The EVGA 750 N1 is another competing product in the 700 W range intended at budget gamers. Unlike many other power supplies in this list, there is no 80 Plus rating for power efficiency. However, that does not affect the power supply's ability to perform well while still offering the most common protection features that are usually reserved for the more expensive ones. The overall build quality is sturdy and a bit heavy. This is not a modular unit so all cables come pre-attached. Despite not having an 80 Plus rating, the EVGA 750 N1 performs just as well as a unit that is 80 Plus White. EVGA rates the ideal operating temperature at just 25 degrees C while other manufacturers offer guaranteed performance at least at 30 degrees C. Sure, higher temperatures don't mean that the unit will fail but the efficiency does take a nose dive once the ambient temperatures cross 40 degrees C.
One limitation of the EVGA 750 N1 is that it is a group regulated unit, which means fluctuations or ripples in output are to be expected compared to an independently regulated power supply. There is also a PCI Express cable less than some of the other units of its class. The EVGA 750 N1 is a good performer no doubt and has the excellent build quality, but there are quite a few other units that can offer even more for slightly more.
The Seasonic Prime 600 Titanium is a premium power supply unit for gaming PCs and high-performance workstations. The Prime 600 is a fanless unit, which means almost zero noise levels. It is fully modular and can operate at temperatures close to 50 degrees C. The lack of a cooling fan helps with improved reliability and the unit itself has an 80 Plus Titanium rating for high efficiency. There are five rails in the Prime 600 with the lower 3.3 V and 5 V rails offering a combined power output of 100 W. The +12 V rail can offer 50 A and 600 W of current, which should be sufficient for most systems. The 5 V SB and the -12 V rail offer a maximum output of 12.5 W and 3.6 W respectively.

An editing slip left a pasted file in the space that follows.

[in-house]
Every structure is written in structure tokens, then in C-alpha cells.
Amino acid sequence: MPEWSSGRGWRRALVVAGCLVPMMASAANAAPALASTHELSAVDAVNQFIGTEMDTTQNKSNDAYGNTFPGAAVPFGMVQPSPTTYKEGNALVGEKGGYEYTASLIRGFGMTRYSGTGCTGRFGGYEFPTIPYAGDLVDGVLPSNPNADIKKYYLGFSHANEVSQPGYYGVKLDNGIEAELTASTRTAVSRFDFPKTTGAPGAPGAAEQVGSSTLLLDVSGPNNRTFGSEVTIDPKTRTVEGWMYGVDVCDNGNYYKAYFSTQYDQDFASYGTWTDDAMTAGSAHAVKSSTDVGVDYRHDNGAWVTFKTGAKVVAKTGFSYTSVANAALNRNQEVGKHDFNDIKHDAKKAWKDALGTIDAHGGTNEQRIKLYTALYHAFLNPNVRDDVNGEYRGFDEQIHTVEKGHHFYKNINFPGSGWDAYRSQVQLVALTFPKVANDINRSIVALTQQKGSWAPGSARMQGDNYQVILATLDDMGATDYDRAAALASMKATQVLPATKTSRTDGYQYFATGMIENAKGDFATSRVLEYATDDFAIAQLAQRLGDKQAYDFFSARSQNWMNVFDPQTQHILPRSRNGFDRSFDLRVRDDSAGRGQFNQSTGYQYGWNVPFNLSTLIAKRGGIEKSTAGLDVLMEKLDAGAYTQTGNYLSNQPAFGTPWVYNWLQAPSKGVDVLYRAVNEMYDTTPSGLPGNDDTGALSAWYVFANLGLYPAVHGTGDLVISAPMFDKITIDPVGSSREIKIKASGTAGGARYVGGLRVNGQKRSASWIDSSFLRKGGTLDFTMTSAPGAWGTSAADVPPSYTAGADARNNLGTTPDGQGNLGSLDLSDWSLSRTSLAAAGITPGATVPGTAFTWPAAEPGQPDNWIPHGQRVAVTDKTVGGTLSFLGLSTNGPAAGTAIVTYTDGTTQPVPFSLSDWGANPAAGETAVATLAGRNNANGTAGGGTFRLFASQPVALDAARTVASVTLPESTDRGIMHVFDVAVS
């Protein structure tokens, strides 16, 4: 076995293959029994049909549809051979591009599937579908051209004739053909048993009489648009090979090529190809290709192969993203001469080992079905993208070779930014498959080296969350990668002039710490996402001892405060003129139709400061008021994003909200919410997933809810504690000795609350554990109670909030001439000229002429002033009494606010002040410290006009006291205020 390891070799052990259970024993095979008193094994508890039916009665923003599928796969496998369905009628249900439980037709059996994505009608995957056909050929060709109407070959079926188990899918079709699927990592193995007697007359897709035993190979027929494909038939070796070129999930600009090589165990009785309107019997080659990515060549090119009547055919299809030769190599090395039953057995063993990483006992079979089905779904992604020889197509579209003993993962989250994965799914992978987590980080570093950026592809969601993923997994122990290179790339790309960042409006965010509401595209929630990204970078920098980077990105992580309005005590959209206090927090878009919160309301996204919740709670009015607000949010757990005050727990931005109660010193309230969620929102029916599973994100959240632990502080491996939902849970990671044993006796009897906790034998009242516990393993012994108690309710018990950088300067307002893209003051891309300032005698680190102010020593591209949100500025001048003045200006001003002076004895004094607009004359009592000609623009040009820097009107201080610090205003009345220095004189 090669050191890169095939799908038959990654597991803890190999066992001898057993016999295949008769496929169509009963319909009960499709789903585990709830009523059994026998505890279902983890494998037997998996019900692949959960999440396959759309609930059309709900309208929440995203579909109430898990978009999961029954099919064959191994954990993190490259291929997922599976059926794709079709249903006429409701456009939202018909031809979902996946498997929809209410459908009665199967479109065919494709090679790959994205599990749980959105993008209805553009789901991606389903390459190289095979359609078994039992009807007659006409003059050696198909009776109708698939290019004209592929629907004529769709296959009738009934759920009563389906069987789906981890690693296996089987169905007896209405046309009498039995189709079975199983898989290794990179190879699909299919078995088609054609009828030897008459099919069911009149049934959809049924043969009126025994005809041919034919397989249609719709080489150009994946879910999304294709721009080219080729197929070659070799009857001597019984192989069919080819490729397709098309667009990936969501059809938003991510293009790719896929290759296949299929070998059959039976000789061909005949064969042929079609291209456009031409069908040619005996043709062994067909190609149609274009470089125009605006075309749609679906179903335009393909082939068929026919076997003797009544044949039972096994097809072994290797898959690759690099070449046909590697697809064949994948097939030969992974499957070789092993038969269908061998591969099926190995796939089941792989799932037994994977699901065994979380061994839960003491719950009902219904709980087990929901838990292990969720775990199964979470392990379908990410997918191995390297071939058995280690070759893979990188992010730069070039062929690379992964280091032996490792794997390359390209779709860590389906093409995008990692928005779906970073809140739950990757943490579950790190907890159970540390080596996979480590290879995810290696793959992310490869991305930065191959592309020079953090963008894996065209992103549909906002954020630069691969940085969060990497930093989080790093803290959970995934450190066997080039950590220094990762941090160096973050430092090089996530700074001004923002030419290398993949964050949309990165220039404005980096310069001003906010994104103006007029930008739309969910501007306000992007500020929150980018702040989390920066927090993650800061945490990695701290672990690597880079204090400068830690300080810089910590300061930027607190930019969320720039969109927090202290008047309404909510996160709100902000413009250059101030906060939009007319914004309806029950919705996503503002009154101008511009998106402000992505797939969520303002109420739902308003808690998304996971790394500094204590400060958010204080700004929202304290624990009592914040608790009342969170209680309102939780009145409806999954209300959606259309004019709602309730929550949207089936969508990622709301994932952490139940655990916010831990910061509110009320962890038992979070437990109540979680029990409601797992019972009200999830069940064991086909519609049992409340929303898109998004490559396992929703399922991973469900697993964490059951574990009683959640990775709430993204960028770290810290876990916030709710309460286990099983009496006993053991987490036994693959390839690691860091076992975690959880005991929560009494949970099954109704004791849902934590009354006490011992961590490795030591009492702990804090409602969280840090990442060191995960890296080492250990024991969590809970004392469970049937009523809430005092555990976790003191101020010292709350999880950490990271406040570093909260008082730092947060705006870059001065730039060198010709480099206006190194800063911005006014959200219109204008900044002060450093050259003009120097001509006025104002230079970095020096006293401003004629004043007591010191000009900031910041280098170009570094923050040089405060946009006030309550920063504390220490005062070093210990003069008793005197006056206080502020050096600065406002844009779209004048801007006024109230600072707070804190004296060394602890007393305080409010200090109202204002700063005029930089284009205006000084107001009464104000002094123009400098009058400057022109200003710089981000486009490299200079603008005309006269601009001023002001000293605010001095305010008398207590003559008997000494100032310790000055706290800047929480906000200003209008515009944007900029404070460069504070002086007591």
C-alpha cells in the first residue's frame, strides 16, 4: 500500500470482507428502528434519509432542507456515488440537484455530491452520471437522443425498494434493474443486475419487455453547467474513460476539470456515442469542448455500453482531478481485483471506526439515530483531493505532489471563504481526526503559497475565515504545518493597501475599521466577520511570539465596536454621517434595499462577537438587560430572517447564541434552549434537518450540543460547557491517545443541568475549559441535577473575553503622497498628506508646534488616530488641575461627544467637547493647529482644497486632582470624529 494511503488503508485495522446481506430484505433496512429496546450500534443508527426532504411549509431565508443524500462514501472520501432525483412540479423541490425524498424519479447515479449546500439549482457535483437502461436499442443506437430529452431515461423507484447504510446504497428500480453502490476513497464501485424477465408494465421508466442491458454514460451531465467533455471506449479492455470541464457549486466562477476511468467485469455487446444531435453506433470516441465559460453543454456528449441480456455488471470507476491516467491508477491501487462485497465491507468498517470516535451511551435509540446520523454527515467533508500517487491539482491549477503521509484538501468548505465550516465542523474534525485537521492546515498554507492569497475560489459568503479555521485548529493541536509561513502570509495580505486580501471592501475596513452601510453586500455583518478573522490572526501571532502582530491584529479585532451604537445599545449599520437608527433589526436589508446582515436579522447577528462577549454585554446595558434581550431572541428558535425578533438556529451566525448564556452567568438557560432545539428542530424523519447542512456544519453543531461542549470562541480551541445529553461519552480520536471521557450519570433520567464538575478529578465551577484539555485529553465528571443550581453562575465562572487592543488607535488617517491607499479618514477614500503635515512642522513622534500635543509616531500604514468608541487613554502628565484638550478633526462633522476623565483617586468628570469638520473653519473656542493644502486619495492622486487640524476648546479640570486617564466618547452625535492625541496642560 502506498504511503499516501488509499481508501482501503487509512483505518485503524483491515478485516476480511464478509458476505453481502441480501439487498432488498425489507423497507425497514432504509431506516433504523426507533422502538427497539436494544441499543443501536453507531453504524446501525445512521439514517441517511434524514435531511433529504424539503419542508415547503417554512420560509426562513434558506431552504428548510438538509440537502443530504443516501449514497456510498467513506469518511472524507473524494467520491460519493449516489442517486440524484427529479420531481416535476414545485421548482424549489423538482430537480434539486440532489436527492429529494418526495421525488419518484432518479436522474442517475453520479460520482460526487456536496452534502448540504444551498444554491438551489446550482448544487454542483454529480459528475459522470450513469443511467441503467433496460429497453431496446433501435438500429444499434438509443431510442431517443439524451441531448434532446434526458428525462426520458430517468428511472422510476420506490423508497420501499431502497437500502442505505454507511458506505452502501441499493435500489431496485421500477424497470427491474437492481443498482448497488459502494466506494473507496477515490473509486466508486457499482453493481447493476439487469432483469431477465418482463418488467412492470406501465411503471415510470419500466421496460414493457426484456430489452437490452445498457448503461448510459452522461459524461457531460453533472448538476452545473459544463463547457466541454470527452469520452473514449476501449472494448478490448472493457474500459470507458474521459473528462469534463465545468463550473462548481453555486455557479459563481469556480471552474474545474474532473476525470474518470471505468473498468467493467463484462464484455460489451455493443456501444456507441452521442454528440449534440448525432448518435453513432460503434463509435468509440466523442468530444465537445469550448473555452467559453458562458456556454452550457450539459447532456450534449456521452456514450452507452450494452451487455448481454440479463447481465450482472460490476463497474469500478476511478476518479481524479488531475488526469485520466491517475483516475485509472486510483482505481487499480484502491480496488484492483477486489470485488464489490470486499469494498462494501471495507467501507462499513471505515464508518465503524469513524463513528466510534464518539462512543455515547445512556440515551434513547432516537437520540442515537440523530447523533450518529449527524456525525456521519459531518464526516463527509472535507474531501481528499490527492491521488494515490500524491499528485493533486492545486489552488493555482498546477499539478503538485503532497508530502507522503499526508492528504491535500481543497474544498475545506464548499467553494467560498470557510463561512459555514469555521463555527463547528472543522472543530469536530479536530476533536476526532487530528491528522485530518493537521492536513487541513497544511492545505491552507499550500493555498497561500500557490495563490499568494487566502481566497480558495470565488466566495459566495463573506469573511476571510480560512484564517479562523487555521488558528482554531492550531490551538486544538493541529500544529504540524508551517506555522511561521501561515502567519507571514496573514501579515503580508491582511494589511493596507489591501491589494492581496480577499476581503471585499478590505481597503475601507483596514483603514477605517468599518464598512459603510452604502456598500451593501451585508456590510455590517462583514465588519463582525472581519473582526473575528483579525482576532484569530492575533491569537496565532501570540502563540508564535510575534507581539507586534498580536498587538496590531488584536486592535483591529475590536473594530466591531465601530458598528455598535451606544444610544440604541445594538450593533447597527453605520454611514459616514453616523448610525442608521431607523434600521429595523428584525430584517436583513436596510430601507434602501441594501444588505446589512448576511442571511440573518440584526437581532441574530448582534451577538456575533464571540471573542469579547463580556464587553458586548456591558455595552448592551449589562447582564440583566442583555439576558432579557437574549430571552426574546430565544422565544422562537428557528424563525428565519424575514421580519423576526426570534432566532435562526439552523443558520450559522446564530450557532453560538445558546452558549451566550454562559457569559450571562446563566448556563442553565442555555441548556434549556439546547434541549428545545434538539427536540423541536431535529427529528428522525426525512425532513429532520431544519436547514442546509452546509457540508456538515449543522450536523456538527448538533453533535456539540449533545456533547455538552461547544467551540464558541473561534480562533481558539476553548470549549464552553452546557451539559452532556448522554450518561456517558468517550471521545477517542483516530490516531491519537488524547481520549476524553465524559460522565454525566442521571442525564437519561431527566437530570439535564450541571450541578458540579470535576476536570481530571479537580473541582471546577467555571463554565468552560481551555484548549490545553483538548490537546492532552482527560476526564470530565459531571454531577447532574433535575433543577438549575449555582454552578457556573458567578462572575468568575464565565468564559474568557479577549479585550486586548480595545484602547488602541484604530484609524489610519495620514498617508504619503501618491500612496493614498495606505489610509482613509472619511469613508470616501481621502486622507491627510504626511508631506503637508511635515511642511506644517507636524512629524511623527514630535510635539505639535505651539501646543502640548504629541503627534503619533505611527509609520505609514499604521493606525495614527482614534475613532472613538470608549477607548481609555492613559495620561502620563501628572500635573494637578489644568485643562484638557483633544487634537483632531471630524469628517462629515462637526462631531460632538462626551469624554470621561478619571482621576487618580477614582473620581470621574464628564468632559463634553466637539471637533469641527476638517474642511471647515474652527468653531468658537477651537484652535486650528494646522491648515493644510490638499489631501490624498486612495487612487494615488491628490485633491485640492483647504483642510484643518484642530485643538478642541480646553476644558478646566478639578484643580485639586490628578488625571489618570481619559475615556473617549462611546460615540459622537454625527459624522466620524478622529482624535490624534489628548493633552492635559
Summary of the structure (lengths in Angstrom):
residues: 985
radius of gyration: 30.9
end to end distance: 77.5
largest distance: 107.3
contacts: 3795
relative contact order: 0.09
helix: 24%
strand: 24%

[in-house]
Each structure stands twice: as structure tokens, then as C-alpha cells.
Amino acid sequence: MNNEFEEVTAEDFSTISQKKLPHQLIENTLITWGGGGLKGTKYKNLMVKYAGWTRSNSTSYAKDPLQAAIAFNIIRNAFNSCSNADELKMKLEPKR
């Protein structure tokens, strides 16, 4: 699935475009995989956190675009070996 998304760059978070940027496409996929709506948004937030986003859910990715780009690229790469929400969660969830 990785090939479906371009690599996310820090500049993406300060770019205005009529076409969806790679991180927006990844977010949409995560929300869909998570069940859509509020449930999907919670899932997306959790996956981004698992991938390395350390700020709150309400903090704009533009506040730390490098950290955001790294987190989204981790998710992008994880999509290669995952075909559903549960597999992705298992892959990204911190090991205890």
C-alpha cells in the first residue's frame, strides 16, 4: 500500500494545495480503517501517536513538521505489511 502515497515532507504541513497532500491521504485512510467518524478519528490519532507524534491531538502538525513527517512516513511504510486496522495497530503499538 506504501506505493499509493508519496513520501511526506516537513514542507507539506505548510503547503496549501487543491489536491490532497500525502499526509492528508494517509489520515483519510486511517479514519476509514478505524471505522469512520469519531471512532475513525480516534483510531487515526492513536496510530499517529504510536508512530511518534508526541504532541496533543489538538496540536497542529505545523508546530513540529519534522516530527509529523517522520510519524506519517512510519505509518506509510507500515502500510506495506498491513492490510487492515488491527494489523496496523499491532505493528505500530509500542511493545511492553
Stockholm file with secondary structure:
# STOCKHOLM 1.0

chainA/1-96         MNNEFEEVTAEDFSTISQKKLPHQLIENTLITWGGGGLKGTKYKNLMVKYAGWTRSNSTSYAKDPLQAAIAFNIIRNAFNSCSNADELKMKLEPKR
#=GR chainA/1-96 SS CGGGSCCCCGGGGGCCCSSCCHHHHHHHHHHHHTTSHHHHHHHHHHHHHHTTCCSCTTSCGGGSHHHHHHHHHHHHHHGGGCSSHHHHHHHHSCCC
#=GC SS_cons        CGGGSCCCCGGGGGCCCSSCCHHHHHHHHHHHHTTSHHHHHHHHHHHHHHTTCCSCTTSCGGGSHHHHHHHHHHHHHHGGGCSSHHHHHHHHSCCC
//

Performance-wise, the Seasonic Prime 600 bests most of the competition in its class. However, the performance per dollar is not really the best in the market so you should be ready to cough up enough money if you need a fanless Titanium-rated PSU. Absence of the fan means that the noise levels are some of the lowest in the market and given the Titanium rating, the efficiency is one of the highest. You get two EPS connectors and four PCI Express connectors so connecting the latest CPUs and GPUs should not pose much of an issue. Load regulation and ripple suppression work great on all rails. Those who value absolutely silent operation will be pleased to know that the Prime 600 has no coil whine at all. All these features make the Seasonic Prime 600 Titanium the best fanless PSU in the market in the 600 W category. Sure, there are cheaper PSUs that are still silent but if the ambient noise is of concern (especially in recording studios), then the Prime 600 should be your top priority.
Not all OEMs can claim to offer the best performing 1600 W PSUs but Corsair is an exception. The Corsair AX1600i is easily the best power supply unit to buy in 2019 provided cost is no deterrent. The AX1600i is slightly longer than a typical ATX power supply, but it should fit easily into most modern cabinets. The AX1600i has a lot of firsts to its credit. It uses 100% 105 degrees C Japanese capacitors a digital design for 94% power efficiency and Gallium nitride transistors thus, earning it an 80 Plus Titanium rating. Corsair offers the Corsair Link software that allows you to control and monitor most aspects of the PSU including fan speeds, RPM curves, and OCP switching. Corsair also offers a whole lot of cabling to suit your setup and they are fully modular, which means you need to use only those you need for the current setup. Interestingly, the 24-pin cable has sense wires that allow sensing the voltage to be controlled on the fly.